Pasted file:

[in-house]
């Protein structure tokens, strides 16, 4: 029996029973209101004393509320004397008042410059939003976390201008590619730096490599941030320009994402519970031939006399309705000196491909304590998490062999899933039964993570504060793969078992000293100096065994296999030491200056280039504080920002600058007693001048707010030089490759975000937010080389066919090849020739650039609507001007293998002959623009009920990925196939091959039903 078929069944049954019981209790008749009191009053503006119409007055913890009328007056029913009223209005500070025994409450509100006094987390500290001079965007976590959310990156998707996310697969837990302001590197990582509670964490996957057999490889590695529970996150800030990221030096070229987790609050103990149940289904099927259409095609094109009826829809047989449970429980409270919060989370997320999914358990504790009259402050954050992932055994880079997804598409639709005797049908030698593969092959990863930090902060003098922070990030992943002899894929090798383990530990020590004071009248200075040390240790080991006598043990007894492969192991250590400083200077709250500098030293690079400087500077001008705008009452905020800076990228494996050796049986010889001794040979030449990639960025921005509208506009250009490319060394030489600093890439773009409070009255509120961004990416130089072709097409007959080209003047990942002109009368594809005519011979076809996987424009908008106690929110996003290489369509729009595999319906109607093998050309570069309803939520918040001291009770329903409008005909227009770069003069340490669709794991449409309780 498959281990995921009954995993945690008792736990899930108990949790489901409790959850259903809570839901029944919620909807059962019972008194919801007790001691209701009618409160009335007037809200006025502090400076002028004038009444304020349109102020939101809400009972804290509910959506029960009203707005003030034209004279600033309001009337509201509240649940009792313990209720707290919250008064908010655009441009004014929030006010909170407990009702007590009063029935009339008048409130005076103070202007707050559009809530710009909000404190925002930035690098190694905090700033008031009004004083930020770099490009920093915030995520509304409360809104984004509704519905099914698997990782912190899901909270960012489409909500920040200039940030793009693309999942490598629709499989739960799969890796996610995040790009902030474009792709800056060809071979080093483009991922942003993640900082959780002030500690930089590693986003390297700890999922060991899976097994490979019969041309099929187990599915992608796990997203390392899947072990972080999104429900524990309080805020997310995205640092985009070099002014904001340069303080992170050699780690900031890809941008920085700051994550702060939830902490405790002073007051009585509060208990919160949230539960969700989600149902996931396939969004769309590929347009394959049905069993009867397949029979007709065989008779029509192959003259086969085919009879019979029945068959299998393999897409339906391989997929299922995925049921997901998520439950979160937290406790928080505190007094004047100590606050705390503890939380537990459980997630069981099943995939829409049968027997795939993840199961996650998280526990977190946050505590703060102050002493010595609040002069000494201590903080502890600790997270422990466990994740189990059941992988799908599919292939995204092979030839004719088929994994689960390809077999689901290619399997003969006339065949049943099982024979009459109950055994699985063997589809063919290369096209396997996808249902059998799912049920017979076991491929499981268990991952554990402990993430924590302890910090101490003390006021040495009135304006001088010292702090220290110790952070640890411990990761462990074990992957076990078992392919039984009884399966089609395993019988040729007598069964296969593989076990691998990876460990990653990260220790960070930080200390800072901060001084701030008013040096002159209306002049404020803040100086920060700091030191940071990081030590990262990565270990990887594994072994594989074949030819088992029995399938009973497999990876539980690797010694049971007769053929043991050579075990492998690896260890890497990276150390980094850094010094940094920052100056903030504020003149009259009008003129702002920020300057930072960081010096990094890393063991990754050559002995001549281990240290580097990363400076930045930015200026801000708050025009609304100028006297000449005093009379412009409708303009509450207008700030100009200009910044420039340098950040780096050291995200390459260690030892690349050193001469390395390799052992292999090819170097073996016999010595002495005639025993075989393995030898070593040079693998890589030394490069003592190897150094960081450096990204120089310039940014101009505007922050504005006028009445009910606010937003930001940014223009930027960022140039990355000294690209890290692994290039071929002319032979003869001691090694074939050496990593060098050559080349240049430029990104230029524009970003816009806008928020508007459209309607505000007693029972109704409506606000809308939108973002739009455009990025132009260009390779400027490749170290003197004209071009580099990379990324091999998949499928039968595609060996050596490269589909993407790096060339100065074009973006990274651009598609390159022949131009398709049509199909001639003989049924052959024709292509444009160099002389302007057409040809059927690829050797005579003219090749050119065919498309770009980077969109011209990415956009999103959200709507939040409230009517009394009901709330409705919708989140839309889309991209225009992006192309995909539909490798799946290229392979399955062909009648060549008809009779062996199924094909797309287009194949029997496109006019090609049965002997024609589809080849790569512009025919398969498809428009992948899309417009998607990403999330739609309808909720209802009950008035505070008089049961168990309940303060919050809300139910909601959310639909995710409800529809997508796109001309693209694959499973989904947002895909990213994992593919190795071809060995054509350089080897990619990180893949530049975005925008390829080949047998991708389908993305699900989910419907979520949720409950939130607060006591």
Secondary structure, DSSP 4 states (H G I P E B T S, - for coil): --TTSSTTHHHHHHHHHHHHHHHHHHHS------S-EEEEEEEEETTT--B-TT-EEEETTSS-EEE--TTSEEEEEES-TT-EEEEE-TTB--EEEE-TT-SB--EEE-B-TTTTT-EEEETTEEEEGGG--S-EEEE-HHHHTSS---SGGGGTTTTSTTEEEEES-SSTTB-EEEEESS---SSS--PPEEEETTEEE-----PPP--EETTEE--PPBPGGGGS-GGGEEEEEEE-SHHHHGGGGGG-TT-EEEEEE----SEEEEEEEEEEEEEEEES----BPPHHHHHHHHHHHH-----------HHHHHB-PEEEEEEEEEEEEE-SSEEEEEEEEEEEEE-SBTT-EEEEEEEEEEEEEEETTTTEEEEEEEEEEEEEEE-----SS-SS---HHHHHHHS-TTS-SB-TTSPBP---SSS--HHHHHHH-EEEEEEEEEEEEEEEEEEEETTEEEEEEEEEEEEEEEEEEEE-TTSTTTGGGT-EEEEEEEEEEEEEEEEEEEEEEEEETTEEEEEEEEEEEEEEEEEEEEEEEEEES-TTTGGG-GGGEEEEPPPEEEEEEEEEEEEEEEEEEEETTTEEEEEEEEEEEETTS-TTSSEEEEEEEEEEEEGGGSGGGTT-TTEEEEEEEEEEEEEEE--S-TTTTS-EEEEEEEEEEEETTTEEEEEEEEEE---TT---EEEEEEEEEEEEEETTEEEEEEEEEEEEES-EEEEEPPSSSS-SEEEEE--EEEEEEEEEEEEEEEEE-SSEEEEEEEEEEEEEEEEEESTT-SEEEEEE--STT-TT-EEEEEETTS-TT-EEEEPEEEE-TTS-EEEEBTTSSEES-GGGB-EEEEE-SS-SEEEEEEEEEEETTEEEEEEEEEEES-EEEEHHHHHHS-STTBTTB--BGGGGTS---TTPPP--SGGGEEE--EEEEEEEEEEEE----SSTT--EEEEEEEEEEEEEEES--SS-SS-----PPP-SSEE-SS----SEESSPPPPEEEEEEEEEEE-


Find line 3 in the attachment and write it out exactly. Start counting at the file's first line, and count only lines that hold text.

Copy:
Secondary structure, DSSP 4 states (H G I P E B T S, - for coil): --TTSSTTHHHHHHHHHHHHHHHHHHHS------S-EEEEEEEEETTT--B-TT-EEEETTSS-EEE--TTSEEEEEES-TT-EEEEE-TTB--EEEE-TT-SB--EEE-B-TTTTT-EEEETTEEEEGGG--S-EEEE-HHHHTSS---SGGGGTTTTSTTEEEEES-SSTTB-EEEEESS---SSS--PPEEEETTEEE-----PPP--EETTEE--PPBPGGGGS-GGGEEEEEEE-SHHHHGGGGGG-TT-EEEEEE----SEEEEEEEEEEEEEEEES----BPPHHHHHHHHHHHH-----------HHHHHB-PEEEEEEEEEEEEE-SSEEEEEEEEEEEEE-SBTT-EEEEEEEEEEEEEEETTTTEEEEEEEEEEEEEEE-----SS-SS---HHHHHHHS-TTS-SB-TTSPBP---SSS--HHHHHHH-EEEEEEEEEEEEEEEEEEEETTEEEEEEEEEEEEEEEEEEEE-TTSTTTGGGT-EEEEEEEEEEEEEEEEEEEEEEEEETTEEEEEEEEEEEEEEEEEEEEEEEEEES-TTTGGG-GGGEEEEPPPEEEEEEEEEEEEEEEEEEEETTTEEEEEEEEEEEETTS-TTSSEEEEEEEEEEEEGGGSGGGTT-TTEEEEEEEEEEEEEEE--S-TTTTS-EEEEEEEEEEEETTTEEEEEEEEEE---TT---EEEEEEEEEEEEEETTEEEEEEEEEEEEES-EEEEEPPSSSS-SEEEEE--EEEEEEEEEEEEEEEEE-SSEEEEEEEEEEEEEEEEEESTT-SEEEEEE--STT-TT-EEEEEETTS-TT-EEEEPEEEE-TTS-EEEEBTTSSEES-GGGB-EEEEE-SS-SEEEEEEEEEEETTEEEEEEEEEEES-EEEEHHHHHHS-STTBTTB--BGGGGTS---TTPPP--SGGGEEE--EEEEEEEEEEEE----SSTT--EEEEEEEEEEEEEEES--SS-SS-----PPP-SSEE-SS----SEESSPPPPEEEEEEEEEEE-